Where not to camp?
Knowing where and where not to set up your tent can save you a lot of hassle and grief, not to mention eliminate risk of injury while camping.
There are several things to keep in mind when setting up your campsite, such as a few areas where it is simply not practical or safe to camp. When setting up in these areas you pose a risk to yourself and your equipment, so keep in mind these considerations to carefully scout out your campsite before settling in.
Dry ground is always recommended for a campsite, preferably high ground – though a marshy area may seem only slightly damp now, with a rainfall or two conditions can quickly change. Don’t set up camp anywhere where water may pool in foul weather.
Though a slight incline may seem tolerable at first glance, hilly areas can be dangerous and irritating to sleep on. When lying on a hill, your blood circulation will gather at the lower end of your body. If your head is pointed down, the result can be harmful and dizzying. If you must camp on an incline, lie with your head pointing uphill. Lying sideways may result in the occupants of a tent being gathered on one end by morning, or worse, slipping out from under an unsecured tent, so use care when being obligated to sleep in hilly areas. At the same time, it is worth mentioning that you should not camp on top of a hill – there you will be more exposed to wind and the elements. Try to find a common ground that is safe from potential rock falls and flooding. Also, remember that hot air rises, so valley areas are more susceptible to frost and misting, particularly in the late nights and early mornings.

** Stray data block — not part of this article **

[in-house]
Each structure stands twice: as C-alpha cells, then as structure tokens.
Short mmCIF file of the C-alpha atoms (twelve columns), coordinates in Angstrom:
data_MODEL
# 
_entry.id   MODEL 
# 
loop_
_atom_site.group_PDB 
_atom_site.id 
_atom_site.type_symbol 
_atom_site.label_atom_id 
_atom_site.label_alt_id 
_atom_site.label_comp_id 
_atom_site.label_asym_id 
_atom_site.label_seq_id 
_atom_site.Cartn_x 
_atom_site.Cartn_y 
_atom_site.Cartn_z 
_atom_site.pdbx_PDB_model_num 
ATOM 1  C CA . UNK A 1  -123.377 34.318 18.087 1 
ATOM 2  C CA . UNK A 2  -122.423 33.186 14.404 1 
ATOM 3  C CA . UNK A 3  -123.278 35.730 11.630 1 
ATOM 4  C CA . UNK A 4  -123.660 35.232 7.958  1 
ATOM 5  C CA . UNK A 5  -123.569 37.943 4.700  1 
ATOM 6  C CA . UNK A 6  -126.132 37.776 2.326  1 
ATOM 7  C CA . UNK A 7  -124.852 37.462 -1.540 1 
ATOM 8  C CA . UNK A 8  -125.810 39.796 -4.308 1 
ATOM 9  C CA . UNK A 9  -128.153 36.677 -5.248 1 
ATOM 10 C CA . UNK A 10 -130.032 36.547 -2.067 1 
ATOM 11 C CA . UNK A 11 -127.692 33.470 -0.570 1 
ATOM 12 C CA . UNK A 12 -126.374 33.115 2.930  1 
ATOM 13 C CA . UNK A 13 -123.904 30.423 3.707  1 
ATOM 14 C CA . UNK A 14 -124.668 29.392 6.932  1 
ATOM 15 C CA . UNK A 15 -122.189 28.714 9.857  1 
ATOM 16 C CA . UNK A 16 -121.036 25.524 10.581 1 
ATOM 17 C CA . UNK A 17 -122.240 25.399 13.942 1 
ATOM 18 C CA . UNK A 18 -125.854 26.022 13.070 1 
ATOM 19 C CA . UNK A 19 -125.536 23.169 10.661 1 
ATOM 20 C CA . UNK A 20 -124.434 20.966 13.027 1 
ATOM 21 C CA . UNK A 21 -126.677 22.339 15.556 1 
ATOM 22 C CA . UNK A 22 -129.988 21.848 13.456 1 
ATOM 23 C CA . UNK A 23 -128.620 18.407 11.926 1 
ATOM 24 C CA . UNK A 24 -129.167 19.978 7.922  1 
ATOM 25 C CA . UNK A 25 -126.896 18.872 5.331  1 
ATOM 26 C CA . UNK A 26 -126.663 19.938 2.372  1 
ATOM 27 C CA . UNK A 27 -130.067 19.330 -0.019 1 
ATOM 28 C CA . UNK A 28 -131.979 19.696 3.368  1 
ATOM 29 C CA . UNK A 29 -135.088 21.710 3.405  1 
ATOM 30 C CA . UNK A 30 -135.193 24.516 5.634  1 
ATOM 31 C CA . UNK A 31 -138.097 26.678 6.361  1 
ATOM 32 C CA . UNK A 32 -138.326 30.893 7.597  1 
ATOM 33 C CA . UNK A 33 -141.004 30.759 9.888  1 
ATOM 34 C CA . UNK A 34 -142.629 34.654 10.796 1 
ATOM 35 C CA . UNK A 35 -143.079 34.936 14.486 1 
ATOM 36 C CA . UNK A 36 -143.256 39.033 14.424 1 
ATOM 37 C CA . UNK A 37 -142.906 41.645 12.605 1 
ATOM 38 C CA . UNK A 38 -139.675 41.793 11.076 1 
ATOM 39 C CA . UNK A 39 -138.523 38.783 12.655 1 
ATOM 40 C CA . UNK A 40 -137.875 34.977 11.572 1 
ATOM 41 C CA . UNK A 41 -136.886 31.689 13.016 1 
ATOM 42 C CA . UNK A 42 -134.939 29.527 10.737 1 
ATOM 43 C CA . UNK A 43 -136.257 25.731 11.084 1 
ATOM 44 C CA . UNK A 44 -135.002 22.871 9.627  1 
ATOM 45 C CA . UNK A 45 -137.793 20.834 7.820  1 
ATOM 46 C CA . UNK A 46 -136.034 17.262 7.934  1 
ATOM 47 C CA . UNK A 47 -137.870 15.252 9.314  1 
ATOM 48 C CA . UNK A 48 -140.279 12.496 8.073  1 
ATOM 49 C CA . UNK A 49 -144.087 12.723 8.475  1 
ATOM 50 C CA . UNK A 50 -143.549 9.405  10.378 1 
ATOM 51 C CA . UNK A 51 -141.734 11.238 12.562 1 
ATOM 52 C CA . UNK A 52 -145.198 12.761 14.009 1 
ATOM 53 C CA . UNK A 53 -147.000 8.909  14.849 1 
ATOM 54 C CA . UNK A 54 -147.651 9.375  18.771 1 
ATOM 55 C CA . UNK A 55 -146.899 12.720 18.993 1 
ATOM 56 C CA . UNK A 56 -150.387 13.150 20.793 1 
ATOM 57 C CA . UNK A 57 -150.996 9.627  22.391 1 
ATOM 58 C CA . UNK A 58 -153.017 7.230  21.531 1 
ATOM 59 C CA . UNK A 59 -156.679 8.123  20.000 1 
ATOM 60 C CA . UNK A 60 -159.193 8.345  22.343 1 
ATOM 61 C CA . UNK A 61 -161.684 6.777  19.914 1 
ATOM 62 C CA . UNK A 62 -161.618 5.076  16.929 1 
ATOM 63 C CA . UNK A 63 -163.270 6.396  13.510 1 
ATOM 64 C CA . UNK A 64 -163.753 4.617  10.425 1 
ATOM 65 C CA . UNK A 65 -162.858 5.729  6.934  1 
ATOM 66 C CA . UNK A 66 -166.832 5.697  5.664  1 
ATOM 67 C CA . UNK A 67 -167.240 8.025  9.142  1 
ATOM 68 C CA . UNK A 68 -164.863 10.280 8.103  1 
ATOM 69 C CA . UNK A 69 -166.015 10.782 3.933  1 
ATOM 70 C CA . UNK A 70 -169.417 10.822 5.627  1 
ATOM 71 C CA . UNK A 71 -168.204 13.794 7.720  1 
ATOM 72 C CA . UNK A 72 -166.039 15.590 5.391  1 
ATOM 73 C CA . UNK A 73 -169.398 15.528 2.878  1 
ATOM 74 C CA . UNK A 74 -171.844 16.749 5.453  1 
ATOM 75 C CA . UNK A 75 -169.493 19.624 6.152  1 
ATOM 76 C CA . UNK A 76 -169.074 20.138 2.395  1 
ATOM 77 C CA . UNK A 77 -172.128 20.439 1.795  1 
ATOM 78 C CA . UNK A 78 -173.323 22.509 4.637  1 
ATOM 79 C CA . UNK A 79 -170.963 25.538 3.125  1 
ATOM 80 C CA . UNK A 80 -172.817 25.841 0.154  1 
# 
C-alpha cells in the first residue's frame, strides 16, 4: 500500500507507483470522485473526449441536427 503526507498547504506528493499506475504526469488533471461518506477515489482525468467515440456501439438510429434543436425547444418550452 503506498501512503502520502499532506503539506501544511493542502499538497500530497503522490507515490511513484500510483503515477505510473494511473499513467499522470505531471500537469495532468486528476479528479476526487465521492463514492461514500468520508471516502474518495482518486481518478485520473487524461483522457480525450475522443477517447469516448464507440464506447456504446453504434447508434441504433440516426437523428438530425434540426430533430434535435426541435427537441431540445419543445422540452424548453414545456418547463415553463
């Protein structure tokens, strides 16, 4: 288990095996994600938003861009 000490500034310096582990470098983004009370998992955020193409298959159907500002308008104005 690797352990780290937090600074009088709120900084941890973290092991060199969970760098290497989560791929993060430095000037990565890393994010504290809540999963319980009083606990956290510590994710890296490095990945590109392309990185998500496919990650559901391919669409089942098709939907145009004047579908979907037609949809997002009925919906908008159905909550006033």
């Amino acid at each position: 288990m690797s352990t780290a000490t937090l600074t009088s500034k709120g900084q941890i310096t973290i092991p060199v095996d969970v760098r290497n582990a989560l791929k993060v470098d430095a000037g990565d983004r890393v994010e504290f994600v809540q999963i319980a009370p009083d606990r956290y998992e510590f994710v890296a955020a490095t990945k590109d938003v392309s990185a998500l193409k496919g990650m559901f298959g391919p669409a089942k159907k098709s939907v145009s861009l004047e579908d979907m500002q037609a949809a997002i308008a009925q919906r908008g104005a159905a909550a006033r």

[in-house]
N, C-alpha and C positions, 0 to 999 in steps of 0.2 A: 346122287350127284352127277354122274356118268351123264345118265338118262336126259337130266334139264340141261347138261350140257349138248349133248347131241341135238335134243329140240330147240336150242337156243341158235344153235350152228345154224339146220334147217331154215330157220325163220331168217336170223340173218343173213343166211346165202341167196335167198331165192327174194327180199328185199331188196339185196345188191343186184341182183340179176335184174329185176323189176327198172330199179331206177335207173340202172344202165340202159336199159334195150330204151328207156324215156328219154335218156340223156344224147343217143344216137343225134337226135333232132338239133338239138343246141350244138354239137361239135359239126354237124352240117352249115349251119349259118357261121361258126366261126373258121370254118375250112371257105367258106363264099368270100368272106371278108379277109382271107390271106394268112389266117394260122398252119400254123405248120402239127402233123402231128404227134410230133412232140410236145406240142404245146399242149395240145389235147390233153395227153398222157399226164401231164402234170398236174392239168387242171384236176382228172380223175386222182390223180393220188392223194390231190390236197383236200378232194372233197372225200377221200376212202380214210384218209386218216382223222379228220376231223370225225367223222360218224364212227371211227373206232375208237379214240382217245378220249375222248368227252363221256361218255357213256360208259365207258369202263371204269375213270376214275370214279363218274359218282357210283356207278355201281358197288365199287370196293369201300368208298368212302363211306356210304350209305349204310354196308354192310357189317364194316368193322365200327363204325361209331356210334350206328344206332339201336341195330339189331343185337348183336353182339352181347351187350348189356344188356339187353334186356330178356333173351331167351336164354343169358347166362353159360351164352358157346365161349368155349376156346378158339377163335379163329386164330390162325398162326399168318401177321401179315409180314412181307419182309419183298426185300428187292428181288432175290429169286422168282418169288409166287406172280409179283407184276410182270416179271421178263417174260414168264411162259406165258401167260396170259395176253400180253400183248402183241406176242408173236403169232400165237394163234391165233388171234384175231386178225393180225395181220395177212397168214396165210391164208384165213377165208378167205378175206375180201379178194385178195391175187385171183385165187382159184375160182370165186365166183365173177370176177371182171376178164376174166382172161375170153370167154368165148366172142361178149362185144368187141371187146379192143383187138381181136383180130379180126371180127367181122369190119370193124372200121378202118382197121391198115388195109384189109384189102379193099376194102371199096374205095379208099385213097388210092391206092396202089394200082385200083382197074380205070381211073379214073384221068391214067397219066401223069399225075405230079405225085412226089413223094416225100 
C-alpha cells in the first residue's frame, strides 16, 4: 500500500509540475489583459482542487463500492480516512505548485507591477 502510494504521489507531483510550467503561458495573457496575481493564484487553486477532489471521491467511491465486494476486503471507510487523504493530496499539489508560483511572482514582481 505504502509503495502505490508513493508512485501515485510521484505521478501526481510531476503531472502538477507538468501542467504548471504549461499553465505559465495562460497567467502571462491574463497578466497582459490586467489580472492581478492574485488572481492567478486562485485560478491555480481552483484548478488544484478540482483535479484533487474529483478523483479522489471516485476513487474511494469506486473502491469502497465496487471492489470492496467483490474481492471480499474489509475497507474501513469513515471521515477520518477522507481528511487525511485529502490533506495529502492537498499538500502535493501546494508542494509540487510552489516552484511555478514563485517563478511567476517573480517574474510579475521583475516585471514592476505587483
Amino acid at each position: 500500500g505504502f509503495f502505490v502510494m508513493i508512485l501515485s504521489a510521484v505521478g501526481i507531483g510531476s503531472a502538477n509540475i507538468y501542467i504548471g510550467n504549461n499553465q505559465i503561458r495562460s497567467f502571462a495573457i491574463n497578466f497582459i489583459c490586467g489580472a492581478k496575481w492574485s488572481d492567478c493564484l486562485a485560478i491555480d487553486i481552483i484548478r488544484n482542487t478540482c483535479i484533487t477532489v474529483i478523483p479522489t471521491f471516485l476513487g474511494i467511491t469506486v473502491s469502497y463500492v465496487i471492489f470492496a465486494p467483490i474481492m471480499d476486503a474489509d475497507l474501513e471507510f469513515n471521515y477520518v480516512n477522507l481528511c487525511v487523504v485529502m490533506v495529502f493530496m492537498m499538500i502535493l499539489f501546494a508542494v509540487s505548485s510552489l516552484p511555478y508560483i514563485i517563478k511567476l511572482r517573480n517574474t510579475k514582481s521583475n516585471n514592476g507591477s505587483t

Areas near water are where you are most likely to encounter animals. Though it may seem convenient to be near a stream, you run the risk of having hunting animals wander into your camp, which can become even more complicated if you’ve left food unprotected. Streams can also be very dangerous during heavy rain; they quickly become swollen and your campsite may flood.
Don’t pitch a tent under lone trees or ones with any amount of dead branches. In a storm or even high winds this can be extremely dangerous, as dead wood can fall onto you or your tent, and of course in a lightning storm a lone tree will attract bolts. Take advantage of their shelter but allow yourself plenty of room all around.
Pitch your tent, if possible, with the opening facing east and on the north or south side of shady trees. As the sun rises in the east, you will gain maximum heat in the mornings, and the trees will shelter you from the sun as the day wears on. If you know the direction the prevailing wind blows from, you may also want to take this into consideration.
To avoid insects, stay away from mossy areas. The best place to camp is always the driest place, if possible avoiding exposed hilltops or shady valleys. Camping on a knoll at the bottom of a hill will offer you both shelter and peace of mind that you will not be in danger of being flooded out. Mud and rockslides can also be a danger in some areas!
Keeping these tips in mind, you should have no trouble selecting a suitable campsite. Stick to flat, dry ground and all in all your camping experience will be far safer and more enjoyable.